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dc.contributor.authorDaley, David
dc.date.accessioned2020-05-06T15:23:11Z
dc.date.available2020-05-06T15:23:11Z
dc.date.issued2020
dc.identifier.citationShimabukuro, S., Daley, D., Thompson, M., Laver-Bradbury, C., Lovern, K. & Tripp, G. (2020). Supporting Japanese mothers of children at risk for attention deficit hyperactivity disorder (ADHD): A small scale randomized control trial of well parent Japan. Journal of Child and Family Studies, 29, pp. 1604-1616.en
dc.identifier.other10.1007/s10826-020-01704-6
dc.identifier.urihttp://hdl.handle.net/20.500.12904/7741
dc.description.abstractObjectives: Guidelines recommend parent management training in the multi-modal treatment of attention deficit hyperactivity disorder (ADHD). The availability of such interventions in Japan is limited. This study evaluated the effects of Well Parent Japan, a hybrid intervention including a group Japanese language adaptation of the New Forest Parenting Programme for ADHD (NFPP) augmented with strategies to improve parent’s psychological wellbeing and enhance confidence in their ability to implement change. Methods: Mothers of children aged 6–12 years displaying marked symptoms of ADHD were randomly assigned to the intervention (n = 28) or a waitlist control condition (n = 24). Measures were completed at baseline and again 14 weeks later. Parenting stress was the primary outcome. Other outcomes included maternal depression, parenting self-efficacy, reported and observed parenting behaviour, and maternal ratings of child ADHD, oppositional defiant disorder (ODD) symptoms, and internalizing problems. Results: Analysis of covariance (ANCOVA) compared the groups post intervention. Intervention mothers reported significantly less parenting stress, higher parenting self-esteem and use of more effective parenting strategies compared with controls, including a reduction in observed negative parenting, post intervention. These mothers also reported lower levels of child aggression and internalizing problems post intervention together with a trend (p < 0.05) toward reduced symptoms of inattention. Conclusions: Well Parent Japan is an effective psychosocial intervention for parents of children with ADHD in Japan. The group format and the session content is well tolerated. This is the first randomized control trial (RCT) of a psychosocial intervention targeting ADHD in Japan. © 2020, The Author(s).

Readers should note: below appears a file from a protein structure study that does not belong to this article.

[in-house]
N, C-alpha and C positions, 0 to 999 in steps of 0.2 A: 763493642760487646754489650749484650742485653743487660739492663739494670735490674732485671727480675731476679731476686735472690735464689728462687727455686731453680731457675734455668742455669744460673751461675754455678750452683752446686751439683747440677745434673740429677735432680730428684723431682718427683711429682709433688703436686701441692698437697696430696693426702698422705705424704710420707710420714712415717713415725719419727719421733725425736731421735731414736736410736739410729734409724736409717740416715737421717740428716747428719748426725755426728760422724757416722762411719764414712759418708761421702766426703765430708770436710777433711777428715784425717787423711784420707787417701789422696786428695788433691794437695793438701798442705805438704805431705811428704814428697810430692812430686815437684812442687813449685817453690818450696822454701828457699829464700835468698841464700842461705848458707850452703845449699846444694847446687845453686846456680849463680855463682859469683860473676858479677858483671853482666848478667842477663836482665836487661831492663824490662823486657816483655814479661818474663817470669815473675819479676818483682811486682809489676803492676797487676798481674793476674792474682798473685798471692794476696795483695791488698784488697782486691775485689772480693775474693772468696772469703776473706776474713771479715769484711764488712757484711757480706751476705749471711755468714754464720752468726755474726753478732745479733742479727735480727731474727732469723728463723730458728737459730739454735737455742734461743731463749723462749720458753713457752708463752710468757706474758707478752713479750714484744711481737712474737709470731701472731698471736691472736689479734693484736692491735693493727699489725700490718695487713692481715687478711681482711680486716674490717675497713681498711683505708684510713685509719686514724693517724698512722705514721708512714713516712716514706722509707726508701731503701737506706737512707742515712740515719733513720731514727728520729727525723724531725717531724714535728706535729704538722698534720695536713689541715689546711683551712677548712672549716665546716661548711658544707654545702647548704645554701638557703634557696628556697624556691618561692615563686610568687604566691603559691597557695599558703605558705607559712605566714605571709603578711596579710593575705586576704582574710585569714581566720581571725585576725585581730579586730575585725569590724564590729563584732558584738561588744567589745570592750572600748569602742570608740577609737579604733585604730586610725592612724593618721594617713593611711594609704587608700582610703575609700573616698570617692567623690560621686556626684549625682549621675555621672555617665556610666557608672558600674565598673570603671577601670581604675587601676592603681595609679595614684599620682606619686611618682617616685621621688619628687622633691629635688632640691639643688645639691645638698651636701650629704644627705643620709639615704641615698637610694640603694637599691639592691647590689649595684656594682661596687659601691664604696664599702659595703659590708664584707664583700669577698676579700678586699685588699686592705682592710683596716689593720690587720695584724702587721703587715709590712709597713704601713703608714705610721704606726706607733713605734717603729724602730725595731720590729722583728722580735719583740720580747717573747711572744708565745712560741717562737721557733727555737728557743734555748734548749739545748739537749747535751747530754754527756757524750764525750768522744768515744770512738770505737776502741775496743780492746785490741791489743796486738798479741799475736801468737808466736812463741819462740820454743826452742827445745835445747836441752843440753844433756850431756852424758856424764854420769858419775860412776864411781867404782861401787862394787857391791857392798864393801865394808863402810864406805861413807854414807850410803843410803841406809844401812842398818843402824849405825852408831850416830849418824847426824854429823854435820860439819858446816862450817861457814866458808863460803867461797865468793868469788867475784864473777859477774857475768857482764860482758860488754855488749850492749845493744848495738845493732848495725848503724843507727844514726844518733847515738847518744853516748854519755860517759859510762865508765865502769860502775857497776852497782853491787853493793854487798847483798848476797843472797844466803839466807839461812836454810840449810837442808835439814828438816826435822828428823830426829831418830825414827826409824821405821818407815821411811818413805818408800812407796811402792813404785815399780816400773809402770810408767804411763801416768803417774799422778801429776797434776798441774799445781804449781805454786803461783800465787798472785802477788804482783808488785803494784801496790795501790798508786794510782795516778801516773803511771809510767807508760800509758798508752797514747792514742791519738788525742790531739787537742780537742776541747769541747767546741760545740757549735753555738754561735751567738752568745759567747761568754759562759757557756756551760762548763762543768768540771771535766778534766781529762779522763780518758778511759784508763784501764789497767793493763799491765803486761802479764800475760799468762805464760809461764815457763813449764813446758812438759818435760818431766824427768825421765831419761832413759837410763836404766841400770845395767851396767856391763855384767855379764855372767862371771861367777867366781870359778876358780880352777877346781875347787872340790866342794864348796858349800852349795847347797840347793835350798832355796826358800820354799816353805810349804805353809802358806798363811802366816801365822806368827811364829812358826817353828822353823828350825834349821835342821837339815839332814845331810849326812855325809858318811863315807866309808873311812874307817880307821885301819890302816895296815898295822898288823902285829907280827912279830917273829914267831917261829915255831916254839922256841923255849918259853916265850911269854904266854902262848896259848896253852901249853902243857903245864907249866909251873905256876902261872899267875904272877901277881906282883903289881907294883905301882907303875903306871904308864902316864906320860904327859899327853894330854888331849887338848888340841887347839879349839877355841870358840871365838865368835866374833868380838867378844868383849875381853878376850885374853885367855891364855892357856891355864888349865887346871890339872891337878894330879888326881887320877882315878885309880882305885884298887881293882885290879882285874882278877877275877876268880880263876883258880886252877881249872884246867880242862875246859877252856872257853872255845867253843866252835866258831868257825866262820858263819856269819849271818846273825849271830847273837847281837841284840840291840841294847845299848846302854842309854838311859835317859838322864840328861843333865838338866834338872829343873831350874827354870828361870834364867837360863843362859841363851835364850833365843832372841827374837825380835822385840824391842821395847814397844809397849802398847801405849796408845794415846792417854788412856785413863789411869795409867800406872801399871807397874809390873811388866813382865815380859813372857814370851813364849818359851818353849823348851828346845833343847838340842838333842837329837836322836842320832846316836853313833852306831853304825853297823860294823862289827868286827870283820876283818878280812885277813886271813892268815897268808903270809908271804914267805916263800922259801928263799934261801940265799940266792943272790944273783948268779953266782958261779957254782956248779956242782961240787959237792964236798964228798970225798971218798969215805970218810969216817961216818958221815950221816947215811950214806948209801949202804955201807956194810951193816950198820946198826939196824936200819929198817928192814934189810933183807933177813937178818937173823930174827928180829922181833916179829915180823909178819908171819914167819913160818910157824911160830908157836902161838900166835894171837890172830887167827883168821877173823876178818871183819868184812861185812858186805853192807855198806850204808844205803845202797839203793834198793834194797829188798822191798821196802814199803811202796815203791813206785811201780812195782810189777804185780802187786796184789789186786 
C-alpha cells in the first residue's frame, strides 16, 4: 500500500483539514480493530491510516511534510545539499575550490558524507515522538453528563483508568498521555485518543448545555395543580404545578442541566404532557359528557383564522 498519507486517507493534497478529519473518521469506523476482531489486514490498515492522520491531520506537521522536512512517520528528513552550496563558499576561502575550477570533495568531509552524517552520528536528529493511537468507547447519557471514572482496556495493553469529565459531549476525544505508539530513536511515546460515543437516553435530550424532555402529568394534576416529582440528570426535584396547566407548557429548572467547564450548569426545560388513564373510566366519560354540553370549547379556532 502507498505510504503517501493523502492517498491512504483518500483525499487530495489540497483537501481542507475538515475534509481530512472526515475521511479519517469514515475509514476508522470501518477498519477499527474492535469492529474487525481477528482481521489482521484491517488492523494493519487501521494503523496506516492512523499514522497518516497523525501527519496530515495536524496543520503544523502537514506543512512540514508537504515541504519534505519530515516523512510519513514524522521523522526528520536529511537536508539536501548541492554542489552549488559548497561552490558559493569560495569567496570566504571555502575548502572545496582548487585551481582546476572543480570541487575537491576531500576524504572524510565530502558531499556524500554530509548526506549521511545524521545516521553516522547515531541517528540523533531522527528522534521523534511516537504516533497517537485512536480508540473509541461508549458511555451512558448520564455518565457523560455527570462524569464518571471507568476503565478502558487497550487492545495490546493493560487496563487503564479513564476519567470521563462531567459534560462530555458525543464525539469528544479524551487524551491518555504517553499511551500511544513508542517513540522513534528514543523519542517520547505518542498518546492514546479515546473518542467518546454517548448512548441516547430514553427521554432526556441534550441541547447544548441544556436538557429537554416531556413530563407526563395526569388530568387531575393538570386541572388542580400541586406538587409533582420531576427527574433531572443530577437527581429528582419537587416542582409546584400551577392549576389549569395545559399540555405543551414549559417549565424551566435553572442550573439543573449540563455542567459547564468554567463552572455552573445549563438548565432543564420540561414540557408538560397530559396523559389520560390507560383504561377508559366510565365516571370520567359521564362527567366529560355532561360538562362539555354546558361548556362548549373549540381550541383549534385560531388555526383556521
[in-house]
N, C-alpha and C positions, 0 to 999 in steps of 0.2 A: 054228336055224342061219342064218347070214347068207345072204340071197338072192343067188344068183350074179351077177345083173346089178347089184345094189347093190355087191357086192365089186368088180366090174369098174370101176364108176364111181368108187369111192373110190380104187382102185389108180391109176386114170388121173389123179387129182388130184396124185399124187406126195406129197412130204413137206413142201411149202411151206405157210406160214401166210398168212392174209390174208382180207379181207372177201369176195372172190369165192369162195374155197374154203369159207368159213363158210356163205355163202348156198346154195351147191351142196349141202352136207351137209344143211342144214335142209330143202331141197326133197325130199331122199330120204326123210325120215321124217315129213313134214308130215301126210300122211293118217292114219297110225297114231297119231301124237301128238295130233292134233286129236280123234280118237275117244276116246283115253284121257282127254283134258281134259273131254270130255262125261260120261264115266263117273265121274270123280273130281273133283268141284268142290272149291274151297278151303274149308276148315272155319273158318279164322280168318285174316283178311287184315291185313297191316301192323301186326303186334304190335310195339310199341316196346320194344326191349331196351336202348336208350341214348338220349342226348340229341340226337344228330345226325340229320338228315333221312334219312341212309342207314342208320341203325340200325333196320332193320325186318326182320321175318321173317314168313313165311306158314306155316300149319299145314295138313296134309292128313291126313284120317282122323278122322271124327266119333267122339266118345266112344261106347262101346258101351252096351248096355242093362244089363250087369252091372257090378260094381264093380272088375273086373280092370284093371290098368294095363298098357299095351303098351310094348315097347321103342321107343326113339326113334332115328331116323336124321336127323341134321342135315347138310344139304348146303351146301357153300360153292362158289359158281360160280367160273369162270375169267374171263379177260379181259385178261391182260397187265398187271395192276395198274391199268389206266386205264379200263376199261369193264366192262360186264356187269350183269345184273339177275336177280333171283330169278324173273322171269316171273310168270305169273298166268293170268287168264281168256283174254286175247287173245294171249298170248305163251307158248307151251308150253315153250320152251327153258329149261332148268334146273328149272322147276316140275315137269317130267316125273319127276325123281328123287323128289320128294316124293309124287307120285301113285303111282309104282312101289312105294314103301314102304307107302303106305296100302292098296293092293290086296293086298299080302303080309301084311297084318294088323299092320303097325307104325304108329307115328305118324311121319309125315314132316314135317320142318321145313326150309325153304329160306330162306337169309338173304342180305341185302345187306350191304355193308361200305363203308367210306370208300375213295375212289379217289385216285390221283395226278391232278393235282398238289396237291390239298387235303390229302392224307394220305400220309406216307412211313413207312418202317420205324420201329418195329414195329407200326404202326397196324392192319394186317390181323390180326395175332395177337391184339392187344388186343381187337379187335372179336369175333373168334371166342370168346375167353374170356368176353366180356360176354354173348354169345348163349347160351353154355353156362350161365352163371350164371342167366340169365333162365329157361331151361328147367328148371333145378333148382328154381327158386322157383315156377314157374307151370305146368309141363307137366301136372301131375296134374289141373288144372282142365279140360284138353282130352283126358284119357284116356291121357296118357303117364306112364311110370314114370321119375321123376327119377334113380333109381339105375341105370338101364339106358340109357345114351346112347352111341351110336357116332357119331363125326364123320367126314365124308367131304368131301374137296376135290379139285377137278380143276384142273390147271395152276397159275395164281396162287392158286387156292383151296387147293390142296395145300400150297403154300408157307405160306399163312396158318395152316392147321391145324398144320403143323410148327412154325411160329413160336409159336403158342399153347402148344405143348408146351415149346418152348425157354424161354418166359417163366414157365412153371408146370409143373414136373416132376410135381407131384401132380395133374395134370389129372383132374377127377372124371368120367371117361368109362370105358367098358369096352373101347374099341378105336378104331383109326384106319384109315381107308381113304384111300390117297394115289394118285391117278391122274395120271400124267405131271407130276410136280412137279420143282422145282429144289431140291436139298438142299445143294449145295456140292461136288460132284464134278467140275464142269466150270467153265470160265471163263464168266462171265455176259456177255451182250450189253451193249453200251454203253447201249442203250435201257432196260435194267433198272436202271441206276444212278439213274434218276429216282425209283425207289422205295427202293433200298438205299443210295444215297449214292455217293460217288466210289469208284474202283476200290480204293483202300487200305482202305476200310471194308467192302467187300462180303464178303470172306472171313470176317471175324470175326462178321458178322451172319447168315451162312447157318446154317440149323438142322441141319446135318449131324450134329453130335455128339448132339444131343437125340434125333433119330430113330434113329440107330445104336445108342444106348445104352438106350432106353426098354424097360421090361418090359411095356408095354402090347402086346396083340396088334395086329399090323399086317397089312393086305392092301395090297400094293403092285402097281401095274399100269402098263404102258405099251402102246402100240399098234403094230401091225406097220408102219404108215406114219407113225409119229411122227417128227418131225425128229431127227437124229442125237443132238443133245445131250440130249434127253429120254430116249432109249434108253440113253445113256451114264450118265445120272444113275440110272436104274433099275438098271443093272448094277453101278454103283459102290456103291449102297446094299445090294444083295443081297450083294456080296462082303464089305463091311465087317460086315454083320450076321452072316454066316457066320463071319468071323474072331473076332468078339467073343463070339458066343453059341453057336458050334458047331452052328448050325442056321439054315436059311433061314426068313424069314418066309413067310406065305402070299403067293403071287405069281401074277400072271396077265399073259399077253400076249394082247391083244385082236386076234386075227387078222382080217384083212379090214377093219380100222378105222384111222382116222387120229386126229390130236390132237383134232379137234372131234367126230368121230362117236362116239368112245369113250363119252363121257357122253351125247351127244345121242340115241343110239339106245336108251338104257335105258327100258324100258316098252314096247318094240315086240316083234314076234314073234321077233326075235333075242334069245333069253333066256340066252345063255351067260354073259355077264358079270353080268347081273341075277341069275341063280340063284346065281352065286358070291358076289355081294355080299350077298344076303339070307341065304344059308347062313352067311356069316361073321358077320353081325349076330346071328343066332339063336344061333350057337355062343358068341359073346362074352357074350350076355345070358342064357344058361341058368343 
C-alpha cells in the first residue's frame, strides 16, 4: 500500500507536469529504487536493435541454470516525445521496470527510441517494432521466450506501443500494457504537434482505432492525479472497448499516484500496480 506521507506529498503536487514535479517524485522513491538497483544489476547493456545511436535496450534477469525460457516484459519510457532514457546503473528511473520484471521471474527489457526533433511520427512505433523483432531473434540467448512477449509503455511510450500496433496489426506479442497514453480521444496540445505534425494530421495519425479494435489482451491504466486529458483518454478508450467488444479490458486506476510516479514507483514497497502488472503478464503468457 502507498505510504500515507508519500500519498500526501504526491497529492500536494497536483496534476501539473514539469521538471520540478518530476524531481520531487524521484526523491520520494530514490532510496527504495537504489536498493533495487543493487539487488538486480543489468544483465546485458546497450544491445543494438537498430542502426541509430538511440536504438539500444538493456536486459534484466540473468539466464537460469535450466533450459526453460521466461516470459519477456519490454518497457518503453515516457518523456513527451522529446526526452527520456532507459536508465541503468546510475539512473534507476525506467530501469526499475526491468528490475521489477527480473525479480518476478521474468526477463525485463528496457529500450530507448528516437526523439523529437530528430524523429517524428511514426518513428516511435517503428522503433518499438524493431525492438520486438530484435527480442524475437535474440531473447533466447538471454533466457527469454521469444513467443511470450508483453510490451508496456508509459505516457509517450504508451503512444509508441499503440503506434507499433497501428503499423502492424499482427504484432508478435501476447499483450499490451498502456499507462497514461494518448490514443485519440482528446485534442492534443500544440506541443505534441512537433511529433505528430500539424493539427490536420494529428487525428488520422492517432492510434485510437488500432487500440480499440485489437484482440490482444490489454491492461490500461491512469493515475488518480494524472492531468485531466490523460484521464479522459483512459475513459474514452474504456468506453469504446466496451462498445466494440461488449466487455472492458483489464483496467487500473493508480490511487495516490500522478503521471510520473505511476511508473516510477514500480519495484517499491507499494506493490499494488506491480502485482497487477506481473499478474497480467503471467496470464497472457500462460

dc.description.urihttps://link.springer.com/article/10.1007/s10826-020-01704-6en
dc.subjectAttention deficit disorder with hyperactivityen
dc.subjectParentingen
dc.titleSupporting Japanese mothers of children at risk for attention deficit hyperactivity disorder (ADHD): A small scale randomized control trial of well parent Japanen
dc.typeArticleen
html.description.abstractObjectives: Guidelines recommend parent management training in the multi-modal treatment of attention deficit hyperactivity disorder (ADHD). The availability of such interventions in Japan is limited. This study evaluated the effects of Well Parent Japan, a hybrid intervention including a group Japanese language adaptation of the New Forest Parenting Programme for ADHD (NFPP) augmented with strategies to improve parent’s psychological wellbeing and enhance confidence in their ability to implement change. Methods: Mothers of children aged 6–12 years displaying marked symptoms of ADHD were randomly assigned to the intervention (n = 28) or a waitlist control condition (n = 24). Measures were completed at baseline and again 14 weeks later. Parenting stress was the primary outcome. Other outcomes included maternal depression, parenting self-efficacy, reported and observed parenting behaviour, and maternal ratings of child ADHD, oppositional defiant disorder (ODD) symptoms, and internalizing problems. Results: Analysis of covariance (ANCOVA) compared the groups post intervention. Intervention mothers reported significantly less parenting stress, higher parenting self-esteem and use of more effective parenting strategies compared with controls, including a reduction in observed negative parenting, post intervention. These mothers also reported lower levels of child aggression and internalizing problems post intervention together with a trend (p < 0.05) toward reduced symptoms of inattention. Conclusions: Well Parent Japan is an effective psychosocial intervention for parents of children with ADHD in Japan. The group format and the session content is well tolerated. This is the first randomized control trial (RCT) of a psychosocial intervention targeting ADHD in Japan. © 2020, The Author(s).


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